Ponderous 'Discovery' imagines a scientifically proven afterlife

Posted February 3

“THE DISCOVERY” — 3 stars — Jason Segel, Rooney Mara, Robert Redford, Jesse Plemons, Riley Keough, Ron Canada; not rated, probable R for profanity and some brief violence; Sundance Film Festival

“The Discovery” is a small, intimate movie about a very big idea: What would happen if someone proved there was an afterlife? According to director Charlie McDowell’s film, bad things.

“The Discovery” was featured at this year’s Sundance Film Festival, so it feels appropriate that Robert Redford plays Thomas Harbor, a scientist whose neurological research proves that our souls go to a different plane after death. Unfortunately, once people feel confident of an afterlife, they begin killing themselves to get there.

The heart of the film picks up on the two-year anniversary of Harbor’s discovery, as his estranged son Will (Jason Segel) is taking a ferry to his father’s new base of operations on a coastal island. In the time since the discovery, Harbor has created a kind of science cult in a massive mansion. Here, carefully chosen suicide survivors clothed in color-coded jumpsuits provide Harbor with the next phase of his work, which is to get an actual visual of the afterlife.

Now that he’s opened the door, Harbor says, “We have to show them what’s behind it.”

The visual apparatus is the only traditional sci-fi visual in McDowell’s low-key movie: an elaborate machine that will hopefully generate an image of what the user is seeing on the other side. Of course, the trick is that the user has to be (at least temporarily) dead.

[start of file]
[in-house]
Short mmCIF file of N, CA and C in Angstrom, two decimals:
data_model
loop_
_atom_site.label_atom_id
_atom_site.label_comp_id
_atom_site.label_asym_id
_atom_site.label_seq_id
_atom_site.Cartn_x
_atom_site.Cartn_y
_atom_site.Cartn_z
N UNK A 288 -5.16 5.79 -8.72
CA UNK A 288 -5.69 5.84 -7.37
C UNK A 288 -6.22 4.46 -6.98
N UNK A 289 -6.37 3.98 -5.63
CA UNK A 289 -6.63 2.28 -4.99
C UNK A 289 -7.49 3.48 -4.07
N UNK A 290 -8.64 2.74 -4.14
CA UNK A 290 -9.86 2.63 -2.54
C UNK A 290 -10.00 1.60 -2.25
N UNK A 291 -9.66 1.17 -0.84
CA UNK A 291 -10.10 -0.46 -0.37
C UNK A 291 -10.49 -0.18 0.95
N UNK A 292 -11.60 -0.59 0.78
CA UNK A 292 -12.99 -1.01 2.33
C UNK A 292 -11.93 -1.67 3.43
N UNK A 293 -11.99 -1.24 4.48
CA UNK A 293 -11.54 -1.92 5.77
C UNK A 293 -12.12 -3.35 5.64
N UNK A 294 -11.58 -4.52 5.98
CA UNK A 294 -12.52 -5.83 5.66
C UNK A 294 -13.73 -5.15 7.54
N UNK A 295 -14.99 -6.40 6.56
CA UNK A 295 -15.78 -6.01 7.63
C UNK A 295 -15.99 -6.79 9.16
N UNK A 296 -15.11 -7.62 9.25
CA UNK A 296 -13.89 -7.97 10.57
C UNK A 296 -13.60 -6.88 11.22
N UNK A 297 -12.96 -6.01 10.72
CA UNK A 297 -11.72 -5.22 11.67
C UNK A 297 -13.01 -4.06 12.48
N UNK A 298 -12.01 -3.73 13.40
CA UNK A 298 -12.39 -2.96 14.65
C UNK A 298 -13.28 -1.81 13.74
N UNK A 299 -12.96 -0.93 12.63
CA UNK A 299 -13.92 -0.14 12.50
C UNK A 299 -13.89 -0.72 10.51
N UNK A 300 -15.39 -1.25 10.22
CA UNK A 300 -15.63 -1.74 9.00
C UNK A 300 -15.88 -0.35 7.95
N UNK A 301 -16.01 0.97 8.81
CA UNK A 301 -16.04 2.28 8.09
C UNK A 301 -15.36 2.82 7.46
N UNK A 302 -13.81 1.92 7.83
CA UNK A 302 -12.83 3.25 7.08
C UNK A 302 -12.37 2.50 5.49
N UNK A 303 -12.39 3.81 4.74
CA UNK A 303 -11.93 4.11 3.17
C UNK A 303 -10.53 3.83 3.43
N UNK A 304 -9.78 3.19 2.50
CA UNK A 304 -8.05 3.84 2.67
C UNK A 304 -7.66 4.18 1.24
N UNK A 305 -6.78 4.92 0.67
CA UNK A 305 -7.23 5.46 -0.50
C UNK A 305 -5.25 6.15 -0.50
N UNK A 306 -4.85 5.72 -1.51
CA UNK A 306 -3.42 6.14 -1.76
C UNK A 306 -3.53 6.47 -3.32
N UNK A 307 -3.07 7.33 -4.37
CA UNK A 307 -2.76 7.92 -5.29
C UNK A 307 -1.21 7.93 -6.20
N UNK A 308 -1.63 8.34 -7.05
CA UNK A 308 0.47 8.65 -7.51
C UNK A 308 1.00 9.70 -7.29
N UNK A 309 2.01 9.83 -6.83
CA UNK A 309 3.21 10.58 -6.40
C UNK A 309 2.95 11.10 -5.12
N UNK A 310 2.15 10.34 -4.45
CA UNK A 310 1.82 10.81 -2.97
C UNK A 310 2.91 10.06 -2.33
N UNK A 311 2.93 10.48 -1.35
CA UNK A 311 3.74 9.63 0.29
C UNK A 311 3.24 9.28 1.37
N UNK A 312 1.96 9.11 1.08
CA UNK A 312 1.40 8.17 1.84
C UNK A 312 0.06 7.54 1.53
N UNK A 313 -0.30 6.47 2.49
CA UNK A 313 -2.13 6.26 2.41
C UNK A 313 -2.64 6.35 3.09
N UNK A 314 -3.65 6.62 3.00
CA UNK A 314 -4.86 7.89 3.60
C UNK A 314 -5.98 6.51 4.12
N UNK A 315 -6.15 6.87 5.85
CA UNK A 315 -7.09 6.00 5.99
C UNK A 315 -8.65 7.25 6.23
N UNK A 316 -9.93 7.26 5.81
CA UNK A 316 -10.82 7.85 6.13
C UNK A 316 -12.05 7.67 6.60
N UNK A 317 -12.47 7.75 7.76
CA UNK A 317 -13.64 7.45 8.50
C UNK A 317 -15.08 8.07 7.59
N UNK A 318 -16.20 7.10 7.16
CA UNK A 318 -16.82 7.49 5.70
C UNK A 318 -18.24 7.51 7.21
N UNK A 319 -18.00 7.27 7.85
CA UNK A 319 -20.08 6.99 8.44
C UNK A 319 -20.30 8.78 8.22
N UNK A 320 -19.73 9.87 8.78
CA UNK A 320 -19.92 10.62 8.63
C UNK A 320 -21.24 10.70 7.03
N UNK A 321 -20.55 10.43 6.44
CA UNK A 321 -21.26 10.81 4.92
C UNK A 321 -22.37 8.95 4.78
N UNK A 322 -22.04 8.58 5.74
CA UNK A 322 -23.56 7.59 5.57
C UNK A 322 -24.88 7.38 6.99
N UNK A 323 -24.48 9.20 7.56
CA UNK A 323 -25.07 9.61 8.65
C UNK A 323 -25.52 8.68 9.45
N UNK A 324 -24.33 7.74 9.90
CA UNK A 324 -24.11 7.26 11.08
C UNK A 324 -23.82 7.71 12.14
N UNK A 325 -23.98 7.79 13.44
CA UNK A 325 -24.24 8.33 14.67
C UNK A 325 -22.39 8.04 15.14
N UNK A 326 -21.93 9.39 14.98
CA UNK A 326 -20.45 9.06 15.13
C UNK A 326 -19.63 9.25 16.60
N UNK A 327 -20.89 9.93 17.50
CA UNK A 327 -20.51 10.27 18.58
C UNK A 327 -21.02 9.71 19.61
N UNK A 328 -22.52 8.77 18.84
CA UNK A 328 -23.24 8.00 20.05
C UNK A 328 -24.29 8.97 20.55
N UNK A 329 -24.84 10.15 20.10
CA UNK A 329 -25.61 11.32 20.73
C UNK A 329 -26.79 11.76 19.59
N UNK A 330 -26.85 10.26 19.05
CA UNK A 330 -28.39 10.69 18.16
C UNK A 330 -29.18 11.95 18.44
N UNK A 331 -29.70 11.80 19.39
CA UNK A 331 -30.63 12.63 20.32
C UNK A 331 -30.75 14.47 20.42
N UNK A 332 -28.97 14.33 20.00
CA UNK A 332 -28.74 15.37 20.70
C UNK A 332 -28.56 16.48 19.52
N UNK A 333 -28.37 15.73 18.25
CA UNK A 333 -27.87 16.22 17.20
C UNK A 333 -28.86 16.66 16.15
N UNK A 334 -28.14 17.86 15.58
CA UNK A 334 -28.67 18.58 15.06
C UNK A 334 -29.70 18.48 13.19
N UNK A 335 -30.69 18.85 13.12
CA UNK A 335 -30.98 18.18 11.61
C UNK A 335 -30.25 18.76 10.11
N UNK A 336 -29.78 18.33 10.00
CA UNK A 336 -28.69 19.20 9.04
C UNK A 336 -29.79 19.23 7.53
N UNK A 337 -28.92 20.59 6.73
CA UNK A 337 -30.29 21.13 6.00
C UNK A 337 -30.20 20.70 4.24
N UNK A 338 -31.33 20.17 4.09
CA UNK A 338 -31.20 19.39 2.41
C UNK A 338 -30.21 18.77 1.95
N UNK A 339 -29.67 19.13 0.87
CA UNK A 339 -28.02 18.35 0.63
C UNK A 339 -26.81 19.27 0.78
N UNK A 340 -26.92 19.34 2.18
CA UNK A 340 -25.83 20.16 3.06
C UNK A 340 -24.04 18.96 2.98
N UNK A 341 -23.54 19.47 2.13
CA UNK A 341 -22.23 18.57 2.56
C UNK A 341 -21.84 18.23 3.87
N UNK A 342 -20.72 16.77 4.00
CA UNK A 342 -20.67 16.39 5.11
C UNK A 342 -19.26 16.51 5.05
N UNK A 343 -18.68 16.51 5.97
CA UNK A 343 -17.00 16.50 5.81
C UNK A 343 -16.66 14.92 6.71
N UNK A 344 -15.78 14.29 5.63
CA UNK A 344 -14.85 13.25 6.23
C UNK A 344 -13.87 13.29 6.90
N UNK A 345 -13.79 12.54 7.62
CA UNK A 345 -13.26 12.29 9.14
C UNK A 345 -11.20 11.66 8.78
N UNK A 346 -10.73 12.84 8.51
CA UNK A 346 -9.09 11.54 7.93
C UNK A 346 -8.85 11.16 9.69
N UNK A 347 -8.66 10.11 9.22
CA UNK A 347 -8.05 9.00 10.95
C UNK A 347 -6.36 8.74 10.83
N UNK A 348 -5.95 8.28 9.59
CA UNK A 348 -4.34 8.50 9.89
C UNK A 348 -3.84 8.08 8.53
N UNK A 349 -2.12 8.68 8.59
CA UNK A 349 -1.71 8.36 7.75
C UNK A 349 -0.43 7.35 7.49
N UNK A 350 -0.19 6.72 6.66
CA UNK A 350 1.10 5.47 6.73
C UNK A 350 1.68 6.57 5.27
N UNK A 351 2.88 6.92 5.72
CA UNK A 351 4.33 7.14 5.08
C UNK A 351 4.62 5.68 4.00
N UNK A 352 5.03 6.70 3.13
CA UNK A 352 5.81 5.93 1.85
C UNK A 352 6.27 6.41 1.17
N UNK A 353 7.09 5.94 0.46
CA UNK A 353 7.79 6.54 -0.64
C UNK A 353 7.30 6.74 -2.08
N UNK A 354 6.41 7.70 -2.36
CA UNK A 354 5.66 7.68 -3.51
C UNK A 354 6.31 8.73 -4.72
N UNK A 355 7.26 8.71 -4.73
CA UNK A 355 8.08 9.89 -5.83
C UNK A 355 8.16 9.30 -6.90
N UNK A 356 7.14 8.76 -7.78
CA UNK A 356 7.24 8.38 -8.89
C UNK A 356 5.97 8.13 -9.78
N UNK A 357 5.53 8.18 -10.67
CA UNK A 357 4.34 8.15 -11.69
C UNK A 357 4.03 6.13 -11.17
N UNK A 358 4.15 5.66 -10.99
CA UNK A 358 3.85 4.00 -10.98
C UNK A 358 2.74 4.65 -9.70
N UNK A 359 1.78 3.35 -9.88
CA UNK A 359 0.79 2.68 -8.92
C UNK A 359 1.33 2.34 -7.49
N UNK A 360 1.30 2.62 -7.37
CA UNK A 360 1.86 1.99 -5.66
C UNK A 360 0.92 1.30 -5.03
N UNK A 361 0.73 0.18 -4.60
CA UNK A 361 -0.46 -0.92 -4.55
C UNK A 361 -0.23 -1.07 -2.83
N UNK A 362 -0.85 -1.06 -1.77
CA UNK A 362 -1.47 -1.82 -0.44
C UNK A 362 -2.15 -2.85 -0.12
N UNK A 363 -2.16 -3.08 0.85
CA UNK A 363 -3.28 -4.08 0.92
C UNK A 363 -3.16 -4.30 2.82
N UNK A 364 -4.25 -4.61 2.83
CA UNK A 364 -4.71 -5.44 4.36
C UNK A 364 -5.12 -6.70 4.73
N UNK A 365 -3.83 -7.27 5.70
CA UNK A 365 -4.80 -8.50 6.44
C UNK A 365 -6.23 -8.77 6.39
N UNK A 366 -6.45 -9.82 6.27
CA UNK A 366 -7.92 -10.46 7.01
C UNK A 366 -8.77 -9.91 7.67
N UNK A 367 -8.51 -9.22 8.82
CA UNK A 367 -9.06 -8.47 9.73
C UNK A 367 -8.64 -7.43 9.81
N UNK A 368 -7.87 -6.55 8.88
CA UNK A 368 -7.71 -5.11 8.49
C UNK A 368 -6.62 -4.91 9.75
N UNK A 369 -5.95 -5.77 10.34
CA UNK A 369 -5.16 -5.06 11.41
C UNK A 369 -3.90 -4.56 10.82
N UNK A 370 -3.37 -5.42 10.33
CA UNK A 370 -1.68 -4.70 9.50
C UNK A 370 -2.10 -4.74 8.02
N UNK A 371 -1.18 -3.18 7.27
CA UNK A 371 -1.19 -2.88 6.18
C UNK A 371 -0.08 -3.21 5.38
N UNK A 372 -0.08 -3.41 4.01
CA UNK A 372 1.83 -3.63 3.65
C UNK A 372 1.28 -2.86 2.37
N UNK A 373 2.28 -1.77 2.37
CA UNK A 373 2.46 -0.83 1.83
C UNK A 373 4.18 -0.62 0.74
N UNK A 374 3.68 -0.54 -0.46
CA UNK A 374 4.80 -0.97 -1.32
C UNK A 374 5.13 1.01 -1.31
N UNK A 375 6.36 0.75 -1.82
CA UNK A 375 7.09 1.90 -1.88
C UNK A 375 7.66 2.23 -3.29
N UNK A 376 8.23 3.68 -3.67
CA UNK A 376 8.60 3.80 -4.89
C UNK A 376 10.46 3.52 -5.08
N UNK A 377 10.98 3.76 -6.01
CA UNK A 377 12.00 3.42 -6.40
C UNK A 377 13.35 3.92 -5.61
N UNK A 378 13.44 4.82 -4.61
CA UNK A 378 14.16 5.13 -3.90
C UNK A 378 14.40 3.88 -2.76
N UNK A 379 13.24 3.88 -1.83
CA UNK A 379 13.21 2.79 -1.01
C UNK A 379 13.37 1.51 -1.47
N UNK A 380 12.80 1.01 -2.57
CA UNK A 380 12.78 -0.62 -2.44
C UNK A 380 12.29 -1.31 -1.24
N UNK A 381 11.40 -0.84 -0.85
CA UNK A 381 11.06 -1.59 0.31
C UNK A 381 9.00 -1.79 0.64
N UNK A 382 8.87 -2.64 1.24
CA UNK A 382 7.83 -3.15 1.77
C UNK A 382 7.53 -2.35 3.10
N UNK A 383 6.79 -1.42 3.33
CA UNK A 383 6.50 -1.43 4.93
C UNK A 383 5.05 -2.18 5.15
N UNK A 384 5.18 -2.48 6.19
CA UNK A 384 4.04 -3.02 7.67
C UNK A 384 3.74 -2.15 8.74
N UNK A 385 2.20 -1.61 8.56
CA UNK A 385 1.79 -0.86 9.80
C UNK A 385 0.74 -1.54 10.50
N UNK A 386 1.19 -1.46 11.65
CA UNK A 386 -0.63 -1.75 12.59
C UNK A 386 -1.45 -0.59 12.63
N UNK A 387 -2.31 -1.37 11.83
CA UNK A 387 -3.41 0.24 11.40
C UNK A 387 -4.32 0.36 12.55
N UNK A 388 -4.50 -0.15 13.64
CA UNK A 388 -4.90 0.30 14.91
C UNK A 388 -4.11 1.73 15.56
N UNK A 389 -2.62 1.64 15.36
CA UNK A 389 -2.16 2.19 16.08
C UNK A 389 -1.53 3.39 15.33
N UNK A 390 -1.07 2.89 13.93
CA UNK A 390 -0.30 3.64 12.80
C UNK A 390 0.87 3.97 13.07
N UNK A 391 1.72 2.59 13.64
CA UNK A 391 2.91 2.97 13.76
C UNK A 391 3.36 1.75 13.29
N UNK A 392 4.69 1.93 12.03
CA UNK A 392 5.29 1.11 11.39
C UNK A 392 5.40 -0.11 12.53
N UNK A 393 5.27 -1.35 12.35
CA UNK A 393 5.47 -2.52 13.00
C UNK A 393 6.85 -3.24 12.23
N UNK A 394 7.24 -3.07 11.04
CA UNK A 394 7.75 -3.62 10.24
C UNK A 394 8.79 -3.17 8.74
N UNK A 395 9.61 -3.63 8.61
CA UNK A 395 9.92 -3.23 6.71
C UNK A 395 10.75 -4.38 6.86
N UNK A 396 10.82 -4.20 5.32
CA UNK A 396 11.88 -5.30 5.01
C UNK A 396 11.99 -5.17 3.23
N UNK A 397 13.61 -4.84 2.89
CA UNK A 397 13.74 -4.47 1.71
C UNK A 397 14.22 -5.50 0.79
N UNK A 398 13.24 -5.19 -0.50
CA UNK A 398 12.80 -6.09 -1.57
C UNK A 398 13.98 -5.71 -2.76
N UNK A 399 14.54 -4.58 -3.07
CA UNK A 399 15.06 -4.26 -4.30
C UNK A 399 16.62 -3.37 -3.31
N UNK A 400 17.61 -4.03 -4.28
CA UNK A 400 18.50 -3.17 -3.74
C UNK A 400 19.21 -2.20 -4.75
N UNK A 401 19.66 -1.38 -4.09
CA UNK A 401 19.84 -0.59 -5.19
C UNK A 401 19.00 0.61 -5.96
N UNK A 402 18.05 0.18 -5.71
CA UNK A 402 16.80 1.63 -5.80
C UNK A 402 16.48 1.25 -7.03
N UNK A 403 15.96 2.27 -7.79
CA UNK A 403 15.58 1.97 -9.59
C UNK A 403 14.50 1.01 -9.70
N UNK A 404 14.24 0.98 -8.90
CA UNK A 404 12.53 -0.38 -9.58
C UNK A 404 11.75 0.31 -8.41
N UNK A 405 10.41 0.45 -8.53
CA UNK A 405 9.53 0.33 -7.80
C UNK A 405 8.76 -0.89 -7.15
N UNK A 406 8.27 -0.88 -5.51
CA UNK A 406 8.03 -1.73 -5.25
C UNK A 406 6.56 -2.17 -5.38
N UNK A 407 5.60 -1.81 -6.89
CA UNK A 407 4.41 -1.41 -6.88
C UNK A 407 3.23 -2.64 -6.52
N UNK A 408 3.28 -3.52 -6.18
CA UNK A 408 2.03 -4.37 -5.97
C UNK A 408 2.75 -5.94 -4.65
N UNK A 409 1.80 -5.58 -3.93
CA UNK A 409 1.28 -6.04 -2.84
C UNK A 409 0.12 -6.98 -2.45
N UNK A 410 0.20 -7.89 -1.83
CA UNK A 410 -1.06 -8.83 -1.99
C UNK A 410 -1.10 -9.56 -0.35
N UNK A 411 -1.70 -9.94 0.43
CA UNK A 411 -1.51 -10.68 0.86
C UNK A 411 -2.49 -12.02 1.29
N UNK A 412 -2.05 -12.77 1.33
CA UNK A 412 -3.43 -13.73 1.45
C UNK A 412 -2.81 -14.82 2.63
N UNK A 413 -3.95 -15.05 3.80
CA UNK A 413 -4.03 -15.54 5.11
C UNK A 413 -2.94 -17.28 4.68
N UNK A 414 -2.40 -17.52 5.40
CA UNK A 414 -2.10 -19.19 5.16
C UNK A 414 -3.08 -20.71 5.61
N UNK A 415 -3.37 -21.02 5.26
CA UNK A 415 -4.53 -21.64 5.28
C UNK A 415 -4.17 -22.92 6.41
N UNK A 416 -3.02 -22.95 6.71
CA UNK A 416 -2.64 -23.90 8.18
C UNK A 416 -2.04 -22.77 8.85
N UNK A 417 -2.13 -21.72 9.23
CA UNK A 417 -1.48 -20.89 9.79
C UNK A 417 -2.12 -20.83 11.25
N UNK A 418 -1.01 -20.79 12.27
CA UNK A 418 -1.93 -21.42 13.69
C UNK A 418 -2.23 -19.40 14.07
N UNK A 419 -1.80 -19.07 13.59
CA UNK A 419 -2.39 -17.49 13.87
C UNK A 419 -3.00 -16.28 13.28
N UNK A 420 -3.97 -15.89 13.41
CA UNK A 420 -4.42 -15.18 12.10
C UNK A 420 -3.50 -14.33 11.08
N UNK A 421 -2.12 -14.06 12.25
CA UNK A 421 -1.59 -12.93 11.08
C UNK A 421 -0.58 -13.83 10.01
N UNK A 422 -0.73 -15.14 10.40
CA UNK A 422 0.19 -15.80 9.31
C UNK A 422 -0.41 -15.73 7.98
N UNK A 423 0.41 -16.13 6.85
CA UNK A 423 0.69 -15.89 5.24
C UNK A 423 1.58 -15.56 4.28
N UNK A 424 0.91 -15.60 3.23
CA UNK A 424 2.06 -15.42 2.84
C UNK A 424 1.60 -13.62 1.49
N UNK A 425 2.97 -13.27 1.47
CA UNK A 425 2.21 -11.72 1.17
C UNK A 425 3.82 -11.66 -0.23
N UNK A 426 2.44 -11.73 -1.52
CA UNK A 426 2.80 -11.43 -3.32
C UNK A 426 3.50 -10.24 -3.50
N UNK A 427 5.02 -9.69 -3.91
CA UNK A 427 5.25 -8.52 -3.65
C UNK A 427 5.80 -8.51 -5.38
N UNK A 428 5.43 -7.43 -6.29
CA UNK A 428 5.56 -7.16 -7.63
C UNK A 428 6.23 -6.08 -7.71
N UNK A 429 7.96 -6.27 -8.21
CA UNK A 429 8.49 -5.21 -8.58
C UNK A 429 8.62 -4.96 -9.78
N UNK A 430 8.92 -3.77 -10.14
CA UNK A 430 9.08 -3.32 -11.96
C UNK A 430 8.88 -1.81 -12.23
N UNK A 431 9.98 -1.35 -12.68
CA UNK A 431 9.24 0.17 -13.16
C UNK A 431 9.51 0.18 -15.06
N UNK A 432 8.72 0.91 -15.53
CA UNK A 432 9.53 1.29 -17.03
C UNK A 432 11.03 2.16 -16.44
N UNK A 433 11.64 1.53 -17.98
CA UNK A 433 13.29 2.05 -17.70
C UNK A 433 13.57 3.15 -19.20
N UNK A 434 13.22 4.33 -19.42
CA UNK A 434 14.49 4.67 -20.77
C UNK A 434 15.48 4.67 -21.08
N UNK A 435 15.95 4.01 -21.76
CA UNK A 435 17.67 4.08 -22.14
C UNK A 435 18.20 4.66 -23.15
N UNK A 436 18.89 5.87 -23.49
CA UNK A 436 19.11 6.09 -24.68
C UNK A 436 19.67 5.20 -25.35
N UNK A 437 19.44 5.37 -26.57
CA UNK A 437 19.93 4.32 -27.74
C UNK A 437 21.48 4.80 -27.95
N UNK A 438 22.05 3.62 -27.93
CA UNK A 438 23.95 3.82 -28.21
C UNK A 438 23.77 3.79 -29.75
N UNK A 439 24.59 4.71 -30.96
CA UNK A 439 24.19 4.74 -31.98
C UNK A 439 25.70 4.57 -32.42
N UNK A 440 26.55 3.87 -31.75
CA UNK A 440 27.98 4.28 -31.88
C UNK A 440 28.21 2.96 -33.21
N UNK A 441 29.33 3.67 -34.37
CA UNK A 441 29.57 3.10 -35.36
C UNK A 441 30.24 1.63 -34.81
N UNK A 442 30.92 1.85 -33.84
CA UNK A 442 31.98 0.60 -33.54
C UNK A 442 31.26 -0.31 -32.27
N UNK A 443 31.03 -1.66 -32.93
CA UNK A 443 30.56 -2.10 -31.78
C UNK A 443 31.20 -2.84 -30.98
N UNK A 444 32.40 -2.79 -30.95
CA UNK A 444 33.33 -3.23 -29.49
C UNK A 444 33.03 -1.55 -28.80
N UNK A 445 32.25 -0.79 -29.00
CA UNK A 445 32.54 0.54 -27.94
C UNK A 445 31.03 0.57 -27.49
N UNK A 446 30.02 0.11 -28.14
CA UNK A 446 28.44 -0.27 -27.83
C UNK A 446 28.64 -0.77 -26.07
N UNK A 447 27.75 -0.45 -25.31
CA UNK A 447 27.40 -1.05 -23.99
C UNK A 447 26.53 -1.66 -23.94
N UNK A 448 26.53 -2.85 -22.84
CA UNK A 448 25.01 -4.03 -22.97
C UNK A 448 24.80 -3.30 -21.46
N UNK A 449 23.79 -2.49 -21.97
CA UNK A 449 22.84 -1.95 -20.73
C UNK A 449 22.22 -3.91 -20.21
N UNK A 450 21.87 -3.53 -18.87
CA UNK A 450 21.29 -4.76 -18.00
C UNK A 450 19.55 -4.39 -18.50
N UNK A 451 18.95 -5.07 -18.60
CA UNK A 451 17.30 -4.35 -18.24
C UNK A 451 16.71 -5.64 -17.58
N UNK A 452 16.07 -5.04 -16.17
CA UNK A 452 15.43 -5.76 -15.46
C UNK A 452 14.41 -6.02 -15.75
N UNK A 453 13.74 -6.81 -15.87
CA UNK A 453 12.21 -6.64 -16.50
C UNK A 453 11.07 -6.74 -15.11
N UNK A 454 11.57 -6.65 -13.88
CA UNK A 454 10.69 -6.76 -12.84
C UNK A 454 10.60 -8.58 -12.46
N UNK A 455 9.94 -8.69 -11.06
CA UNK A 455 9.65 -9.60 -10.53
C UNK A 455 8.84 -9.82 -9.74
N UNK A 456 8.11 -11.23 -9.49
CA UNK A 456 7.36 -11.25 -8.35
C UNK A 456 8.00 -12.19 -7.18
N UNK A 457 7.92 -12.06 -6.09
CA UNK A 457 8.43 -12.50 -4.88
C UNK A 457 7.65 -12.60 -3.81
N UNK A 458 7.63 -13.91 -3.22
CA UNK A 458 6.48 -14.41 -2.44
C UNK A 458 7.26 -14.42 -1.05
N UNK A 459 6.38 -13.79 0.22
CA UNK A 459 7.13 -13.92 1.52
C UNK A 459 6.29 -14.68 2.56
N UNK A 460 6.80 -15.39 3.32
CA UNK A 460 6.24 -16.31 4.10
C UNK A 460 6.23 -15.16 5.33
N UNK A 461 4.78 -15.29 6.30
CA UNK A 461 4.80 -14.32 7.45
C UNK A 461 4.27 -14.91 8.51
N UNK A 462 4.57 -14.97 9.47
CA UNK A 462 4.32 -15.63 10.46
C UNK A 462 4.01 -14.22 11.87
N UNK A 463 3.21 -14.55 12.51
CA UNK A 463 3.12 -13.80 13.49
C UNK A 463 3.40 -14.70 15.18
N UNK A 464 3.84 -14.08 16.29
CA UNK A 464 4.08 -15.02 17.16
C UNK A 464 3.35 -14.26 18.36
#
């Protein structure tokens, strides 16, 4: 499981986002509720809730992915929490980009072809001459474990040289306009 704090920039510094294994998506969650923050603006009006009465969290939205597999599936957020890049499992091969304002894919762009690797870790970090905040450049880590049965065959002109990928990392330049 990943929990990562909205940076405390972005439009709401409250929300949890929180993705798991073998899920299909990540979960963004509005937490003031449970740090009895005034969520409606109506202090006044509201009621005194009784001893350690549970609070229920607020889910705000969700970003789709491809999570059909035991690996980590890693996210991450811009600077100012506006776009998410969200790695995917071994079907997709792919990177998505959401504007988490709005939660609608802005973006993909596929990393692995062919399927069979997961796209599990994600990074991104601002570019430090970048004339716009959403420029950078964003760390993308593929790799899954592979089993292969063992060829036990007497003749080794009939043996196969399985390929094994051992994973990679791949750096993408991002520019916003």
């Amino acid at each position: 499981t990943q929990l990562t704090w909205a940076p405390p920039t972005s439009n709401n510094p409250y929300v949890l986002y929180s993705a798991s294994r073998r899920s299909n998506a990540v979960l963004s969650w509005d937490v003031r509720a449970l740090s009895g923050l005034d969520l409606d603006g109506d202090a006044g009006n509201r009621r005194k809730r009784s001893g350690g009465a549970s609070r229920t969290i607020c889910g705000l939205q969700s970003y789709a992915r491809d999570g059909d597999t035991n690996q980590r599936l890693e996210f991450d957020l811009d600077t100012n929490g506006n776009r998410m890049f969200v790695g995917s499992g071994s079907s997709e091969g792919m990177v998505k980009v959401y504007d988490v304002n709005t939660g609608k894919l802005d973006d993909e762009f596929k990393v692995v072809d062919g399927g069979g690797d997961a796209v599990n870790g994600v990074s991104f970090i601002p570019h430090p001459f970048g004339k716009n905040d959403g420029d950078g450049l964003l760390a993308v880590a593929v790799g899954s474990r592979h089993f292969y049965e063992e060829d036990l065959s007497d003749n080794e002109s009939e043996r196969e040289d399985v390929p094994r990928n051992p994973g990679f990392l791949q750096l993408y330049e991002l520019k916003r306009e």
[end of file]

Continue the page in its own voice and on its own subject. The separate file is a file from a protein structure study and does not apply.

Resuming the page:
During his ferry ride, Will meets Isla (Rooney Mara), a ponderous young woman with bleached hair who tries to drown herself soon after she disembarks. Will saves her life and she is brought into Harbor’s cult, where they join a curious Frankenstein-like mission, stealing local corpses that they can hook up to the machine as test subjects. The first test appears to be a failure until Will returns later in the night to discover that the experiment yielded a bizarre video.

At a pre-screening appearance at Sundance, McDowell explained that his purpose in making the film was to provoke thought and discussion. “The Discovery” is well suited for that and will certainly inspire introspection in its audience, especially after Will learns exactly what the video recorded.

At the same time, “The Discovery” suffers from the same narrow focus that creates its intimate setting. One would assume there would be a significant theological angle to the notion of proving the existence of an afterlife, but McDowell seems to avoid it. Even Redford’s character seems to dismiss its implications early on.

For a movie about such a seemingly positive discovery, McDowell is quick to imagine its downside. Aside from the suicide theme, “The Discovery” is filmed in a perpetual state of dreary, coastal dusk, helping to create a beautiful but dreary tone throughout the film. (And even though the story says only 4 million people have committed suicide, the film's cast feels like it is the last outpost of survivors on the planet.)

All in all, “The Discovery” lays out a compelling premise but doesn’t explore it nearly as much as one might expect or hope, and a late narrative twist seems to sell out a feeling of completion for the sake of a “wow” ending. It’s good enough to provoke thought, but it will leave viewers wishing it gave them more.

“The Discovery” is not rated, but would have a probable R-rating for profanity and some brief violence; running time: 110 minutes.

Joshua Terry is a freelance writer and photographer who appeared weekly on "The KJZZ Movie Show" from 2013 to 2016. He also teaches English composition for Weber State University. Find him online at


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